The problem with good or even half way decent BBQ’d chicken, seems as though no matter how much you make you never have enough leftover to do what you want with it. So this time I decided to plan for leftovers, and do smoked chicken three ways.
The first is going to be just straight chicken with nothing more than a little salt and pepper to season it. This will be for an attempt at smoked chicken salad later in the week.
The second is going to be chicken rubbed and no sauce. We will use this chicken later in the week chicken burritos and tacos. I hope to post on it when the time comes.
Last but certainly not least is smoked chicken finished in some home spun BBQ sauce.
Normally, I’d cook this on the ol’ faithful classic Weber kettle grill to show how it can be done on any grill. However three chickens would push the limits of my Weber.
Well that and I haven’t been giving the UDS (Ugly Drum Smoker) much love lately. So we decided to fire her up for the chickens.
We started with just three basic chickens that were on sale at our local grocery.
First and foremost, be sure to remove the “giblet and heart package” from the inside then RINSE the chicken in cold running water… INSIDE AND OUT. Now towel it off with paper towels. Trim off anything that doesn’t look right. This will include a large flap of fat from the neck area of the chicken, and if there’s a large protrubance from the tail area you’ll want to remove that too. Also pull out any stray feather stems you may find still attached.
Here is one of our birds rinsed and trimmed.
Once you have your chicken cleaned up and ready I recommend letting it air dry for a few minutes. This will allow the oil to adhere to the chicken a little better.
Now here’s where I made my mistake this time. I decided to rub it then truss it, oh well live and learn. Most of the rub came off during the trussing, so next time back to the tried and true way. Here you can see the chicken as we truss it. Notice the lack of rub. That’s an easy fix though, we just added more later.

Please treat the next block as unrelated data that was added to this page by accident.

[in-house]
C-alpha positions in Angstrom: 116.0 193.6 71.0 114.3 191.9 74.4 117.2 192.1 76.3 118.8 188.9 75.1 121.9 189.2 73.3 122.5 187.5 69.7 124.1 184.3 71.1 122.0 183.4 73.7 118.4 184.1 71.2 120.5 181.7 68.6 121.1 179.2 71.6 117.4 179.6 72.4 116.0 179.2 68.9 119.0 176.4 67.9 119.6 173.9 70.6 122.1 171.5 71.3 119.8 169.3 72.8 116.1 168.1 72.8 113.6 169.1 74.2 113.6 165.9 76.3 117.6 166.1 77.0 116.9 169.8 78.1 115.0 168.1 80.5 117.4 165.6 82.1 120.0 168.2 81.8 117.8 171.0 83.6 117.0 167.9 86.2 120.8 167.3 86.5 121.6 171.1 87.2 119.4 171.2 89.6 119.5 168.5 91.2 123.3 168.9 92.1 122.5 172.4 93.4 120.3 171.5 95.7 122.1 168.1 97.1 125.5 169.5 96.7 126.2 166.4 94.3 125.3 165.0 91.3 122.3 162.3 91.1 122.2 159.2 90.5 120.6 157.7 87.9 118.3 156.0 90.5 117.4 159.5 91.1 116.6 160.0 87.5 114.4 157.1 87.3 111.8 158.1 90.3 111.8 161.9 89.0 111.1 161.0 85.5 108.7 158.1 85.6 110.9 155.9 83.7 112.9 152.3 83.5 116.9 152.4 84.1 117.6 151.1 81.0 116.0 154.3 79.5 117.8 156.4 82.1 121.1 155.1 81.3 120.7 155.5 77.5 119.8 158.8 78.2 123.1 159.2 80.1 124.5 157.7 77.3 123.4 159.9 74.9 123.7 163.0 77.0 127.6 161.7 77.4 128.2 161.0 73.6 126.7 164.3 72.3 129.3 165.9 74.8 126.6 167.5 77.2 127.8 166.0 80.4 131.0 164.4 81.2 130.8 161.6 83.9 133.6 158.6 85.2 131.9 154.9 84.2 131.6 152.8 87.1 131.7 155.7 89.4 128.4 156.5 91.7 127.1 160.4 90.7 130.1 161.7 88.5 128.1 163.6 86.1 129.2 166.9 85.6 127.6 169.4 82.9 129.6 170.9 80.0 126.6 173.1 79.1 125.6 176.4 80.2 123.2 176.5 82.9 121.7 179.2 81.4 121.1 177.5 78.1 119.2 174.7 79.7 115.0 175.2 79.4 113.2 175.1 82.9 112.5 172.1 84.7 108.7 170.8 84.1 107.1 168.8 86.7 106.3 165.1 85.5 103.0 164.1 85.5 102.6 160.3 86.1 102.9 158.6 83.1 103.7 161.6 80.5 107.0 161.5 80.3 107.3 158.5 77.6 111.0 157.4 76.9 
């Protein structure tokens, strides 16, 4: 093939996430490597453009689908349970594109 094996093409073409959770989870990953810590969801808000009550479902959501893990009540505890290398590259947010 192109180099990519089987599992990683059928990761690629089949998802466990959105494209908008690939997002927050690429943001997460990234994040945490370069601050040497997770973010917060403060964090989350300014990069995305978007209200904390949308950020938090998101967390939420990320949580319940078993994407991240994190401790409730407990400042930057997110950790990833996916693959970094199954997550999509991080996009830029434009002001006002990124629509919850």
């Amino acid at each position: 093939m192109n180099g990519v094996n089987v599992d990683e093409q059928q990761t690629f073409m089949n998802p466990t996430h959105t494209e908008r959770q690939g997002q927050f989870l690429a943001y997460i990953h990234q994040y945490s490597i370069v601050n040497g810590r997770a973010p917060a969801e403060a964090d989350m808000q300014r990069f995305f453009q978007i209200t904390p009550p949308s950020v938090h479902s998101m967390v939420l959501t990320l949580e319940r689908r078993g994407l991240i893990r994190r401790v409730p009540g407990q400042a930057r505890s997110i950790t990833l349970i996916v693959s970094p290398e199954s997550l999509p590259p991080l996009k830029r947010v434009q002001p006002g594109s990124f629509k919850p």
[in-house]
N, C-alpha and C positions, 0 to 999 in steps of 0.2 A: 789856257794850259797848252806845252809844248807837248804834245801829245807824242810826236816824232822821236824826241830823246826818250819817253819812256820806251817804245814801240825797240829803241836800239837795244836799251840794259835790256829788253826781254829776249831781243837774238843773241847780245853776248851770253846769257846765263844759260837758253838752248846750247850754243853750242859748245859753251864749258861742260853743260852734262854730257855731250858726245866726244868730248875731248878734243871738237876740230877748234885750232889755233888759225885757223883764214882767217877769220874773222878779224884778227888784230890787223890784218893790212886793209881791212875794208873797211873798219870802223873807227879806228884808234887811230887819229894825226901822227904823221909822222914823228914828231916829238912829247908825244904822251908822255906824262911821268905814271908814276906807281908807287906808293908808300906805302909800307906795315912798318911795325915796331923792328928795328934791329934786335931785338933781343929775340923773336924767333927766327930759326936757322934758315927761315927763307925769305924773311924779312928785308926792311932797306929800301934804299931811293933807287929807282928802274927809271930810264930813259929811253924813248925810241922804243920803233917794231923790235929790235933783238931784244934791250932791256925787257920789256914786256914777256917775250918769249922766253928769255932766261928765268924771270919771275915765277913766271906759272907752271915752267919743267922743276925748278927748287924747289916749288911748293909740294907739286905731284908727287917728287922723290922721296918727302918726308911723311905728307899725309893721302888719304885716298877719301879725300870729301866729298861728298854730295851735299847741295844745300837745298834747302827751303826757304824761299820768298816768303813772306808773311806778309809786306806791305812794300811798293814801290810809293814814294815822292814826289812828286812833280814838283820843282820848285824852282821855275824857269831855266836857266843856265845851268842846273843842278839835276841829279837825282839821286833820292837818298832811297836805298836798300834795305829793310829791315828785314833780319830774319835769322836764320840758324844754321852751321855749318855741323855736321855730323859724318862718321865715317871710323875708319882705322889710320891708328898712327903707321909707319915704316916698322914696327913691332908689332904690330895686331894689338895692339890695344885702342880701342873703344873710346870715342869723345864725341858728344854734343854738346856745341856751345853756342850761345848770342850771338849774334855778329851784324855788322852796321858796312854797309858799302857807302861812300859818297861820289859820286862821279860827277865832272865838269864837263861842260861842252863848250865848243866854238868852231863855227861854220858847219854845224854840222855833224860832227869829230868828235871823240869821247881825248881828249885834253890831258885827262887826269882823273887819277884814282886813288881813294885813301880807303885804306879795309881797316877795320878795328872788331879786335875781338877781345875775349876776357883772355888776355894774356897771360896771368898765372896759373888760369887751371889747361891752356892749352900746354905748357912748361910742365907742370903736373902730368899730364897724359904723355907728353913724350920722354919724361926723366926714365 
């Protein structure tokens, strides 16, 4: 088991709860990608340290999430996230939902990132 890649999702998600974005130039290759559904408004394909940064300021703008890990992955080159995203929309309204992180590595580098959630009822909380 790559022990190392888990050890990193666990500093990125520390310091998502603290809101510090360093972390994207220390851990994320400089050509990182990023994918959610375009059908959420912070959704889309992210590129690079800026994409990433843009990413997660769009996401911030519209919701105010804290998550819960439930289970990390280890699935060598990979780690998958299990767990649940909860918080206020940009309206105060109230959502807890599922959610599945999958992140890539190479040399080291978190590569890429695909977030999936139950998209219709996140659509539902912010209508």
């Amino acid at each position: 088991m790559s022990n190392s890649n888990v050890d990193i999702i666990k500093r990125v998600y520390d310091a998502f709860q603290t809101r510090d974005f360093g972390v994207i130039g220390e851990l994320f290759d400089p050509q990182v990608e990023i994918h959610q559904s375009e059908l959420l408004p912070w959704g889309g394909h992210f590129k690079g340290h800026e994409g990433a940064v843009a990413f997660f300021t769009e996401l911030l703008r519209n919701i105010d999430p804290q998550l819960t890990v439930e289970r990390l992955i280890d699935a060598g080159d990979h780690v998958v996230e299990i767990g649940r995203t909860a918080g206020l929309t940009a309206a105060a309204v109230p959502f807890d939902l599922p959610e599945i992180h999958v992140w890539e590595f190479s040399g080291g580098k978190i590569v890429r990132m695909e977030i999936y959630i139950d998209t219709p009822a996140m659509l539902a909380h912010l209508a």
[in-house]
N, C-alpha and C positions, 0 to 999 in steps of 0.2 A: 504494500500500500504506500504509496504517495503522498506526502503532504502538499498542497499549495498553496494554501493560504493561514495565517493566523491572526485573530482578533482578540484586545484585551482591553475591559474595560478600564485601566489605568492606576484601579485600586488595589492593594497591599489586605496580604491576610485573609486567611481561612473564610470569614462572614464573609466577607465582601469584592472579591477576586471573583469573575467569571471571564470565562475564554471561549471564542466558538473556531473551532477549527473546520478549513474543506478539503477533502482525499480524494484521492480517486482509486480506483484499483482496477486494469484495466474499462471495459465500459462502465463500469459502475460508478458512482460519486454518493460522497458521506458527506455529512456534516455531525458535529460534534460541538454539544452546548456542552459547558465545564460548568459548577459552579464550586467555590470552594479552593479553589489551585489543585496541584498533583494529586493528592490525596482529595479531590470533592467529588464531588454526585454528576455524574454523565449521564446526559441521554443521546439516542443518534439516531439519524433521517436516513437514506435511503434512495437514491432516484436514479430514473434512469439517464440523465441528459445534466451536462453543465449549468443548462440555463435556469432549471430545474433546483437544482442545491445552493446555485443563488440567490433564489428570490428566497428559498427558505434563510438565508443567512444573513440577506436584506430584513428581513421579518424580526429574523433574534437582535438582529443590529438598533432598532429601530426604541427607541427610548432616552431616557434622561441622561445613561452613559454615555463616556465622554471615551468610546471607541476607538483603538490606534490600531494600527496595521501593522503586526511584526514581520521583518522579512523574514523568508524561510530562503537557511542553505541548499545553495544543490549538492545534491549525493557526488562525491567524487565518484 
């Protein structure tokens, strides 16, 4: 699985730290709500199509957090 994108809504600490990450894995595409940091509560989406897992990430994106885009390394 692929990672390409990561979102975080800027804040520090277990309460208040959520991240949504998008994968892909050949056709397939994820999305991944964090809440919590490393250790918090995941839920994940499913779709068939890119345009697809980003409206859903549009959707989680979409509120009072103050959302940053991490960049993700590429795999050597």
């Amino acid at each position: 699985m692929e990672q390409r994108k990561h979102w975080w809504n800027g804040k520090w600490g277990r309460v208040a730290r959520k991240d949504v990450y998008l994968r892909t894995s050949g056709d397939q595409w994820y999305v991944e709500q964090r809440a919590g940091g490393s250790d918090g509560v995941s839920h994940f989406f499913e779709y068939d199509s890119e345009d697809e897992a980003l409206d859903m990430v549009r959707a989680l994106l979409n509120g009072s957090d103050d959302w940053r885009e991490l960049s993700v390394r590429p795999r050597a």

Now with the chickens, cleaned, trimmed, rubbed, trussed, and rubbed again, it’s time to get the UDS up and running.
But first we EVERYTHING that may of even come close to coming into contact with the uncooked chicken MUST BE CLEANED and STERILIZED. I use a spray bottle of mixed with water and bleach to clean ALL counter areas, and add bleach to my dish water.
Here’s a nifty little hint that I’ve found rather useful. I start by preparing my dish water first, so that as I’m working, I have soapy bleach water I can rinse my hands in as I work.
On to the UDS
On the UDS there’s not really a conventional direct and indirect cooking method. With it, it’s just a matter of either putting something like a heat shield or drip pan between the meat and fire to protect the meat, or setting your meat directly over the fire. For the chicken we will be going “indirect” by placing a heat shield and drip pan between it and the fire.
First we will lay a bed of unlit charcoal in the firebox, and light a chimney starter full, to pour in on top of it.
Once the charcoal in the chimney starter is ashed over and ready we will pour it in on top, and add the hickory chunks.
Then we’ll place the heat shield and drip pan into place, then add our cooking grill on the top rack. Oil it in preparation for the chickens. Lastly we’ll set the chickens on the UDS.
Finally, now it’s time to grab your favorite beverage (or several) and sit back and let the UDS do what you have called it to do. Your looking at about an hour and half cook time at 250f.
After about an hour you’ll need to start checking the internal temperature of your chicken, by inserting a meat thermometer into the fleshiest part of the the thigh while not hitting a bone.
If you’re going to add sauce you will want to start adding it when the thigh meat hits in the 160-170f range. This will give your sauce time to “cook” while the meat finishes up, without overcooking the sauce and burning the sugars in it. This is also the time to remove the trussing to allow the inside of the wings and legs to darken up, and the meat to loosen just a bit.
I prefer to hit it with sauce twice during the last half hour in 15 minute intervals. As soon as the temperature hits a nice 180f it’s time to pull your chicken. Let it rest 10-15 minutes to allow the juices to pull back in. Slice and serve.
I can’t help but chuckle at the “tan lines” on the rubbed and simply smoked chickens. The sauced one had them too, but they were hid by the sauce.